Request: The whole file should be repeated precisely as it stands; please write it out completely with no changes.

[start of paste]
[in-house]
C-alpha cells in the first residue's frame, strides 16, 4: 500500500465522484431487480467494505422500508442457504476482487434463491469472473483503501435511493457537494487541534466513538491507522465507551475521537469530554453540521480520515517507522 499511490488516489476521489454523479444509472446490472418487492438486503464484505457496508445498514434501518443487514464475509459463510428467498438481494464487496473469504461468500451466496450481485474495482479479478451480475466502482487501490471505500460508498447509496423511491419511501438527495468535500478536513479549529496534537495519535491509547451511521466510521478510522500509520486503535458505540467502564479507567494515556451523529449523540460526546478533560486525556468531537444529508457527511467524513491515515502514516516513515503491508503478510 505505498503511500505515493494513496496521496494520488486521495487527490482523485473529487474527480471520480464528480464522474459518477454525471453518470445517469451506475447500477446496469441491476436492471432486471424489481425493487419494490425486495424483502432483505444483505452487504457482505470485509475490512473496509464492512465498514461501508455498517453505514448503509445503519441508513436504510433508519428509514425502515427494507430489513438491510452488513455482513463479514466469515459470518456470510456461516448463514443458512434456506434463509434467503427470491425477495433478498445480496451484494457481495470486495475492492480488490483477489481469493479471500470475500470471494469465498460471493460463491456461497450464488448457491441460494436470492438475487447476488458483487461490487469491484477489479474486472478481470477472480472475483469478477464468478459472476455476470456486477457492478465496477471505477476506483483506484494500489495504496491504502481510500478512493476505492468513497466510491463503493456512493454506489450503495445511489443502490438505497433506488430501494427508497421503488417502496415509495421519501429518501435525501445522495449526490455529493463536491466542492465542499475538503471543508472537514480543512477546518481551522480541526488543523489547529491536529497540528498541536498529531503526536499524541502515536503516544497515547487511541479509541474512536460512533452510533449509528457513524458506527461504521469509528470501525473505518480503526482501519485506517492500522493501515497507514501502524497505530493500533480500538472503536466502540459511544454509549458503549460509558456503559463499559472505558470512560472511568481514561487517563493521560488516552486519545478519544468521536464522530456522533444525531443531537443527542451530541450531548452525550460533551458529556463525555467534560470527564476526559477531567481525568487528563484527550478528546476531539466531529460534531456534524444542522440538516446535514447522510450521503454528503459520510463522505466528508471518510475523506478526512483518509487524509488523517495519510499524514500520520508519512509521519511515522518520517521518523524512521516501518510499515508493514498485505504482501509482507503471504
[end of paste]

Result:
[in-house]
C-alpha cells in the first residue's frame, strides 16, 4: 500500500465522484431487480467494505422500508442457504476482487434463491469472473483503501435511493457537494487541534466513538491507522465507551475521537469530554453540521480520515517507522 499511490488516489476521489454523479444509472446490472418487492438486503464484505457496508445498514434501518443487514464475509459463510428467498438481494464487496473469504461468500451466496450481485474495482479479478451480475466502482487501490471505500460508498447509496423511491419511501438527495468535500478536513479549529496534537495519535491509547451511521466510521478510522500509520486503535458505540467502564479507567494515556451523529449523540460526546478533560486525556468531537444529508457527511467524513491515515502514516516513515503491508503478510 505505498503511500505515493494513496496521496494520488486521495487527490482523485473529487474527480471520480464528480464522474459518477454525471453518470445517469451506475447500477446496469441491476436492471432486471424489481425493487419494490425486495424483502432483505444483505452487504457482505470485509475490512473496509464492512465498514461501508455498517453505514448503509445503519441508513436504510433508519428509514425502515427494507430489513438491510452488513455482513463479514466469515459470518456470510456461516448463514443458512434456506434463509434467503427470491425477495433478498445480496451484494457481495470486495475492492480488490483477489481469493479471500470475500470471494469465498460471493460463491456461497450464488448457491441460494436470492438475487447476488458483487461490487469491484477489479474486472478481470477472480472475483469478477464468478459472476455476470456486477457492478465496477471505477476506483483506484494500489495504496491504502481510500478512493476505492468513497466510491463503493456512493454506489450503495445511489443502490438505497433506488430501494427508497421503488417502496415509495421519501429518501435525501445522495449526490455529493463536491466542492465542499475538503471543508472537514480543512477546518481551522480541526488543523489547529491536529497540528498541536498529531503526536499524541502515536503516544497515547487511541479509541474512536460512533452510533449509528457513524458506527461504521469509528470501525473505518480503526482501519485506517492500522493501515497507514501502524497505530493500533480500538472503536466502540459511544454509549458503549460509558456503559463499559472505558470512560472511568481514561487517563493521560488516552486519545478519544468521536464522530456522533444525531443531537443527542451530541450531548452525550460533551458529556463525555467534560470527564476526559477531567481525568487528563484527550478528546476531539466531529460534531456534524444542522440538516446535514447522510450521503454528503459520510463522505466528508471518510475523506478526512483518509487524509488523517495519510499524514500520520508519512509521519511515522518520517521518523524512521516501518510499515508493514498485505504482501509482507503471504